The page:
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Wednesday, September 27th, 2023
the Week of Proper 20 / Ordinary 25
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Bible Commentaries
Mark 5

Bridgeway Bible CommentaryBridgeway Bible Commentary

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Verses 1-20

58. Demon power overcome at Gadara (Matthew 8:28-34; Mark 5:1-20; Luke 8:26-39)

Another place that Jesus visited was the district to the east and south of the Lake of Galilee known as Gadara. The people were mainly Gentiles and were known as Gadarenes (sometimes as Gerasenes, after the chief town of the district, or even Gergesenes, after another local town) (Matthew 8:28; Mark 5:1). Jesus was met there by a man whose body had been cruelly taken over by demons. To release the man from his torment, Jesus commanded the demons to come out of him. The demons knew that Jesus was the Son of God and that one day he would judge them, but they were angry that he came to interfere with them before the appointed time (Matthew 8:29; Mark 5:2-8).

Jesus commanded the man to tell him his name, so that the man might see how great a power of evil had possessed him. The demons saw that judgment was upon them, and begged Jesus not to send them immediately to the place where evil spirits are punished (Mark 5:9-10; Luke 8:30-31).

The demons preferred to remain in the bodies of living things than go to the place of punishment. Therefore, if they were not allowed to remain in the man’s body, they would rather enter the bodies of animals, even pigs. Jesus gave them their request, but they met their judgment nevertheless, for the pigs went mad and drowned in the sea. By sending the demons into the pigs, Jesus gave dramatic visible proof of his power over demons, and at the same time he showed to all what a vast number of demons had possessed the man (Mark 5:11-13).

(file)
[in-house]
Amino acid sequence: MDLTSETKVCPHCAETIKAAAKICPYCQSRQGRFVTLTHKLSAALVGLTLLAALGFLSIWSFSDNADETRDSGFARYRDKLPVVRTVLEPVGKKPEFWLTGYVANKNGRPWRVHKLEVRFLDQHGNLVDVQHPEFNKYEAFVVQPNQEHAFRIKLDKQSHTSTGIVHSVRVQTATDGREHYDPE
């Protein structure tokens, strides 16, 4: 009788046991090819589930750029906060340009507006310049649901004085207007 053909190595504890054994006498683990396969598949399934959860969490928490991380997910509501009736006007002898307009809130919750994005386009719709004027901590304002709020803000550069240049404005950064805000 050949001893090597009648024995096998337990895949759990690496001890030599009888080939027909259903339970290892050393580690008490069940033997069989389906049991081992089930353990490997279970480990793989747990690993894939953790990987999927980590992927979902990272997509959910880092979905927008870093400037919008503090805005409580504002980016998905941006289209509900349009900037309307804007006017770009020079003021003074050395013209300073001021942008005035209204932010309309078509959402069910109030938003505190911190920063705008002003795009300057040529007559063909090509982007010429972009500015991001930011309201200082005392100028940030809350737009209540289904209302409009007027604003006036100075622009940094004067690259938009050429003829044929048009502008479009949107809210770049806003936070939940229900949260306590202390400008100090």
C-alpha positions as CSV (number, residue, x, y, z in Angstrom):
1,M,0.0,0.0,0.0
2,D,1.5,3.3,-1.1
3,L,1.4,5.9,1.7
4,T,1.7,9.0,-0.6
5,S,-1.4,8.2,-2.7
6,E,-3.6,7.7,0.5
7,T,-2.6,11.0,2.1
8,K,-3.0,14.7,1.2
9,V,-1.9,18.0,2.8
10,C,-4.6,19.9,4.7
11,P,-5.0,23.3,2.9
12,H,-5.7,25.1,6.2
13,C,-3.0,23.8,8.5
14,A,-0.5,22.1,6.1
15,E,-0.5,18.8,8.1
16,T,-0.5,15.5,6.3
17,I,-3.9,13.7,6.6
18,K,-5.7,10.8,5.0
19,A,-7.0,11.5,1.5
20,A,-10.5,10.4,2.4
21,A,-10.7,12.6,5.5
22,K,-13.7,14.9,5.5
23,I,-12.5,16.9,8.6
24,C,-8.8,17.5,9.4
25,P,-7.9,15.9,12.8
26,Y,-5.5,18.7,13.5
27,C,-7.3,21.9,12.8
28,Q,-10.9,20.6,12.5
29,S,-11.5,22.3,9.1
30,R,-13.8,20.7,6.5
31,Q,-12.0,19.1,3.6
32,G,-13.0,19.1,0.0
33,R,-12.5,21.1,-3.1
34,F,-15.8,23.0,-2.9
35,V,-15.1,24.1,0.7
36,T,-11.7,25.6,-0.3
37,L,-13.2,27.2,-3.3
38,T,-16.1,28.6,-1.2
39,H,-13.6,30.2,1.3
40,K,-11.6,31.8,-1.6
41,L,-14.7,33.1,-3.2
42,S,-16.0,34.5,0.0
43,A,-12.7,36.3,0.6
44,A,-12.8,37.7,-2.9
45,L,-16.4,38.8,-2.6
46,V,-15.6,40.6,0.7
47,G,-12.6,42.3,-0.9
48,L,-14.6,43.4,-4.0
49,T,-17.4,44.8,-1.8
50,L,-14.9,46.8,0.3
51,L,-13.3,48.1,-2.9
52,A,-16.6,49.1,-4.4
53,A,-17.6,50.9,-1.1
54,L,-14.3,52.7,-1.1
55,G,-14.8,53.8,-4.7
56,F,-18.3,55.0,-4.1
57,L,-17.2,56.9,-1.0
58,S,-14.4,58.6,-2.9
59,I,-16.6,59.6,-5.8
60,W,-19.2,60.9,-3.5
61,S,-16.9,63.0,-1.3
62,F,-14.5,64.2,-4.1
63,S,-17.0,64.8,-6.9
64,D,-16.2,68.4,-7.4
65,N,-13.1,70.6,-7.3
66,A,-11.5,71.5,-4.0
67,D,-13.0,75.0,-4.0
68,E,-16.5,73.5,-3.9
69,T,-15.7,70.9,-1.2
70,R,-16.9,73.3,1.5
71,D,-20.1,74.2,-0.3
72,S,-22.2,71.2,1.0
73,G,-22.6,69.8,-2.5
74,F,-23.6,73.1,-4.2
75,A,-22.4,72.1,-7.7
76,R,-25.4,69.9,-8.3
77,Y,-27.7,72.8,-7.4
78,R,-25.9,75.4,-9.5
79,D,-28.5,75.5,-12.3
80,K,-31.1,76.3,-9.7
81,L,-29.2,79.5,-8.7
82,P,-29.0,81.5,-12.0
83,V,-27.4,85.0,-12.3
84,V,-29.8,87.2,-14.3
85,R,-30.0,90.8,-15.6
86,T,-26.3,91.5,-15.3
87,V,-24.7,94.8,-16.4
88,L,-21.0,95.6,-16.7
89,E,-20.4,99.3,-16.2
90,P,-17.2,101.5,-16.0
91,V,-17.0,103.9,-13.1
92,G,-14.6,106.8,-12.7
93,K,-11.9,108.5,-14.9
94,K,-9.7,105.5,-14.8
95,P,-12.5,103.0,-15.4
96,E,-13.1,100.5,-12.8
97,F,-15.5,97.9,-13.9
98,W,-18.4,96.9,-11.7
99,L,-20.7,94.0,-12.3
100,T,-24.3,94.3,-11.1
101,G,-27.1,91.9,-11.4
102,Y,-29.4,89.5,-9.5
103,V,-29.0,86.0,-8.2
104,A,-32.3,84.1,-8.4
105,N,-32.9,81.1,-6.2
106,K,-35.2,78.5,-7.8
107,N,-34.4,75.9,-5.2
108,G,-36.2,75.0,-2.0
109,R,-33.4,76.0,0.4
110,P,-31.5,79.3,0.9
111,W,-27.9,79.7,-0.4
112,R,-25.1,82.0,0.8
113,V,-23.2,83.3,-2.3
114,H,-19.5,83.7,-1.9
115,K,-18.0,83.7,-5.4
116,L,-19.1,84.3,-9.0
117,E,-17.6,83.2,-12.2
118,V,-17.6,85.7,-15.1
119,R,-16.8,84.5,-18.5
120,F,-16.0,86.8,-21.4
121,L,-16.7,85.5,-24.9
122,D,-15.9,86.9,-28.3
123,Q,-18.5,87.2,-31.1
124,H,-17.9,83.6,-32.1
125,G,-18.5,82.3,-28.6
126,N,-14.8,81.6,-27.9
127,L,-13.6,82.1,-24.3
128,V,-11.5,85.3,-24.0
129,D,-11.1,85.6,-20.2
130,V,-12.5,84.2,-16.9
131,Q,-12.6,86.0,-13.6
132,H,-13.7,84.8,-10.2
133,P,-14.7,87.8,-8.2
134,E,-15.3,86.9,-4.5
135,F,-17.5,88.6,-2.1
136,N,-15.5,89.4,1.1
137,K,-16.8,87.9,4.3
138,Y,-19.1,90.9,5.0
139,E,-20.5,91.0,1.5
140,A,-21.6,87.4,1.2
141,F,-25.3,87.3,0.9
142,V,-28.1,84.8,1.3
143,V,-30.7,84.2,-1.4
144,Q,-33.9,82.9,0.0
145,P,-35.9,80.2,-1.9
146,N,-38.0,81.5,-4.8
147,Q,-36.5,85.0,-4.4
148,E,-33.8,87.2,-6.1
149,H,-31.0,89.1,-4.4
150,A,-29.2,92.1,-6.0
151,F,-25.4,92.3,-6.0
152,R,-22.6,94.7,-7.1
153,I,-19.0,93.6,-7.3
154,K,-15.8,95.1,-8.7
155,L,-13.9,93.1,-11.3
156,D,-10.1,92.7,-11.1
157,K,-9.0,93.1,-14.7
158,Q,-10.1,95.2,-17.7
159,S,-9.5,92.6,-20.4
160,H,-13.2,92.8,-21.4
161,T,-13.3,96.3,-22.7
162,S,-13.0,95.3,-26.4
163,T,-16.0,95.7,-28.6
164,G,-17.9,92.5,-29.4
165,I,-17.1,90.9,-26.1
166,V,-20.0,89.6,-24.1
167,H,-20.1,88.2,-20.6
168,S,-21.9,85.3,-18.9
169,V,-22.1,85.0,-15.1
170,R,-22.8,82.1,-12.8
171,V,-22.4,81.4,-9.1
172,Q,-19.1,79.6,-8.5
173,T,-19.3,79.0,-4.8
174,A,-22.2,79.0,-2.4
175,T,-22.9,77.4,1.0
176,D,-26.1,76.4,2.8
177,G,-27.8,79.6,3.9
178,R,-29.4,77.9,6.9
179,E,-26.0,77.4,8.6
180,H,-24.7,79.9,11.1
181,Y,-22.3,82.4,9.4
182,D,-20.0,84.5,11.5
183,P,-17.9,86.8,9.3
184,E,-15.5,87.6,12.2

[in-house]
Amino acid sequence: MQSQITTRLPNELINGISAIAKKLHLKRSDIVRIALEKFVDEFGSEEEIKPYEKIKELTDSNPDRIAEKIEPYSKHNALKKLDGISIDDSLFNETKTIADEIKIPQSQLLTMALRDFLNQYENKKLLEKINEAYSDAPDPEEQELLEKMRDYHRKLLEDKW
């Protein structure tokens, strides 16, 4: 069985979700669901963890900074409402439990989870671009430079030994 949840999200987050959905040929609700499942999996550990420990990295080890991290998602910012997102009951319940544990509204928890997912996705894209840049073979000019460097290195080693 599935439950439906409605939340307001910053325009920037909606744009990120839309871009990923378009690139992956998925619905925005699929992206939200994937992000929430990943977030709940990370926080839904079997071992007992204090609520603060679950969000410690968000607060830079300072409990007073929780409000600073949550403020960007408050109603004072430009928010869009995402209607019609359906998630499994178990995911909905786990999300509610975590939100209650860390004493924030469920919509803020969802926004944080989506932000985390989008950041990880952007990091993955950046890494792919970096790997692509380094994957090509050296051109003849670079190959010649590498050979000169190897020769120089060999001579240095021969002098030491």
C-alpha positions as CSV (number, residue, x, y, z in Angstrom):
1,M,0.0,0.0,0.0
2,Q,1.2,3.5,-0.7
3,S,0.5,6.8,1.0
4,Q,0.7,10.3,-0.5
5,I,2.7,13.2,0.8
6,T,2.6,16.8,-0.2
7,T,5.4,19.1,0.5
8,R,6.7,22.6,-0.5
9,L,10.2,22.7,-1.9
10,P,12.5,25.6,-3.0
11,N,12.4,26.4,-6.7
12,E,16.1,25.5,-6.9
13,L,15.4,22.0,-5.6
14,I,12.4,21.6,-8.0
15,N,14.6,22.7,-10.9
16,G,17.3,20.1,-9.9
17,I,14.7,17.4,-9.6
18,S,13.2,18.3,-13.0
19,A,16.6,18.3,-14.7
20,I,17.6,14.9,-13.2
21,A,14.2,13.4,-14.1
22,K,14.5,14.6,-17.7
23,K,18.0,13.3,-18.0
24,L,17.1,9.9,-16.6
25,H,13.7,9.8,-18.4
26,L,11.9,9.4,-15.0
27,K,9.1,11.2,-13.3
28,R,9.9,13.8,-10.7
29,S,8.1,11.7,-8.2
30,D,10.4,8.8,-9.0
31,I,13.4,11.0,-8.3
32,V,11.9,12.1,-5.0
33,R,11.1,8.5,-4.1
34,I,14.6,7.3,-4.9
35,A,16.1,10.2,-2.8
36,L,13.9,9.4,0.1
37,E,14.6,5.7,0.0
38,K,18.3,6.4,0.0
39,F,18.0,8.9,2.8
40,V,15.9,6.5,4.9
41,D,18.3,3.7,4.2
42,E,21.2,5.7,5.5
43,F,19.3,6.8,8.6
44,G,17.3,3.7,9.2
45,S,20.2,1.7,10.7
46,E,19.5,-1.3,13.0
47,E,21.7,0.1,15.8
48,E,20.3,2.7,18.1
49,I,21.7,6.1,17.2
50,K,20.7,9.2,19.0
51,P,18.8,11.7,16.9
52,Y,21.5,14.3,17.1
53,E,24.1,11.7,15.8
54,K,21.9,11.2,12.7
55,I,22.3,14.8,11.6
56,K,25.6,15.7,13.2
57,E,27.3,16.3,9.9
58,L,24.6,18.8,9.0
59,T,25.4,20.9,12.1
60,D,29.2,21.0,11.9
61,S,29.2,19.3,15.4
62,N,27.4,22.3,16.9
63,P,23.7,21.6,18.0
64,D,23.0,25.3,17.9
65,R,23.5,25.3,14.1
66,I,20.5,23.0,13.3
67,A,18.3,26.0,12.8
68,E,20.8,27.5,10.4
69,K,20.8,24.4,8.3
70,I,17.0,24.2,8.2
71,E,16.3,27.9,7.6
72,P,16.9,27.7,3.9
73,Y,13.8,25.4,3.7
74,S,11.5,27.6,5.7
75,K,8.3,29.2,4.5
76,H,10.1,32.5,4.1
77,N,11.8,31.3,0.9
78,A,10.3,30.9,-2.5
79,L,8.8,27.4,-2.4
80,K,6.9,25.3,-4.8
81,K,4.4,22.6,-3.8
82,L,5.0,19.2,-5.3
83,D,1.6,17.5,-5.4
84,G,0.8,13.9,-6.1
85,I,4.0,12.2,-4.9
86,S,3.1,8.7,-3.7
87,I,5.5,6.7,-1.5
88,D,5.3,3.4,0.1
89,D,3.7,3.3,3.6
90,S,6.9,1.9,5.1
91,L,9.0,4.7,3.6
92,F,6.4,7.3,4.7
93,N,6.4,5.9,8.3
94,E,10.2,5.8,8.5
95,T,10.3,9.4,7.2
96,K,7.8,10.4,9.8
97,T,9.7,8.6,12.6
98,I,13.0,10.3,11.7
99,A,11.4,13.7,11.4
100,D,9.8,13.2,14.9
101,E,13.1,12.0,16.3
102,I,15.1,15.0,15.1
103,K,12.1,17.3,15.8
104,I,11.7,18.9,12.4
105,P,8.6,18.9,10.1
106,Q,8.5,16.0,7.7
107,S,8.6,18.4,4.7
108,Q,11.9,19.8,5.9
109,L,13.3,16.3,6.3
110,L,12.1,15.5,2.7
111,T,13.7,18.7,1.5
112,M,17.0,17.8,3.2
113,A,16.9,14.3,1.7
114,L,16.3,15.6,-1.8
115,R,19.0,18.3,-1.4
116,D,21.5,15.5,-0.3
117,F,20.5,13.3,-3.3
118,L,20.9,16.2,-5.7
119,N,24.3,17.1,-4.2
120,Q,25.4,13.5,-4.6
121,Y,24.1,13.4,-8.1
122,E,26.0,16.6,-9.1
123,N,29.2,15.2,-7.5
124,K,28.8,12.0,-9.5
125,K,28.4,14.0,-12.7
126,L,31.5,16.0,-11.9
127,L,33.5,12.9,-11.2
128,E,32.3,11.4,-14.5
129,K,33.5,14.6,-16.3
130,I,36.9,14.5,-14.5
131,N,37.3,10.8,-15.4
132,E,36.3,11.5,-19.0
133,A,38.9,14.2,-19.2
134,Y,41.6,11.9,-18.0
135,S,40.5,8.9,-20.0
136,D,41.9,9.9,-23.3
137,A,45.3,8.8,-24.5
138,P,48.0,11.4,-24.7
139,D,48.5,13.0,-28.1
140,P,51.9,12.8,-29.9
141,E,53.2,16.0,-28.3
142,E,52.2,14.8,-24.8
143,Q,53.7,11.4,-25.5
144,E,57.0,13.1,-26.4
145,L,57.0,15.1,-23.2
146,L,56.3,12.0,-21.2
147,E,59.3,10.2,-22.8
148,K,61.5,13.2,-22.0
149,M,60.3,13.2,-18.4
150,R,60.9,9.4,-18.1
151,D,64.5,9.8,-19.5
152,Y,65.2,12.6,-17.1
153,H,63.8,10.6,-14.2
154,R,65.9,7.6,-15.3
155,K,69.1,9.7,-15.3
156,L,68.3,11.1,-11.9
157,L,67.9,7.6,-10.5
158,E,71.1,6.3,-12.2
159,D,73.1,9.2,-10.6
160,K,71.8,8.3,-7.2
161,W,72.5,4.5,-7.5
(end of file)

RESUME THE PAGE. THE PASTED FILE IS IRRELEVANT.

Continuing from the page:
To Jesus the life of one person was more important than the lives of two thousand pigs. The local villagers were more concerned about their farms and, fearful of what might happen if Jesus remained in the district any longer, begged him to leave (Mark 5:14-17). Jesus left, leaving the man to spread the good news of the Saviour throughout the area. Since these people were Gentiles, there was no need for the man to keep quiet about the miracle. Gentiles were not likely to use Jesus’ messiahship for political purposes (Mark 5:18-20; cf. Matthew 8:4, Matthew 8:9:30, Matthew 8:12:16; John 6:14-15).

Verses 21-43

59. Jairus’ daughter and a woman healed (Matthew 9:18-26; Mark 5:21-43; Luke 8:40-56)

Back in the Jewish regions, a synagogue elder named Jairus asked Jesus to come and heal his seriously ill daughter. Seeing that the man had faith, Jesus set off for his house (Mark 5:21-24). On the way they were interrupted by a sick woman who believed that if she could only touch Jesus’ clothing she would be healed (Mark 5:25-29). Jesus knew that someone was seeking his help in this way, and did not want the person to be left with any superstitious ideas. He therefore searched for the woman so that she might show her faith openly and be healed completely (Mark 5:30-34).

Jairus’ faith was tested when he heard that while Jesus was healing the woman, his daughter had died. Jesus responded by working a greater miracle than Jairus expected, for he brought the girl back to life. He allowed only five people to see the miracle, and he told them not to tell others what they had seen. He did not want people flocking to him for the wrong reasons (Mark 5:35-43).

Bibliographical Information
Flemming, Donald C. "Commentary on Mark 5". "Fleming's Bridgeway Bible Commentary". https://www.studylight.org/commentaries/eng/bbc/mark-5.html. 2005.
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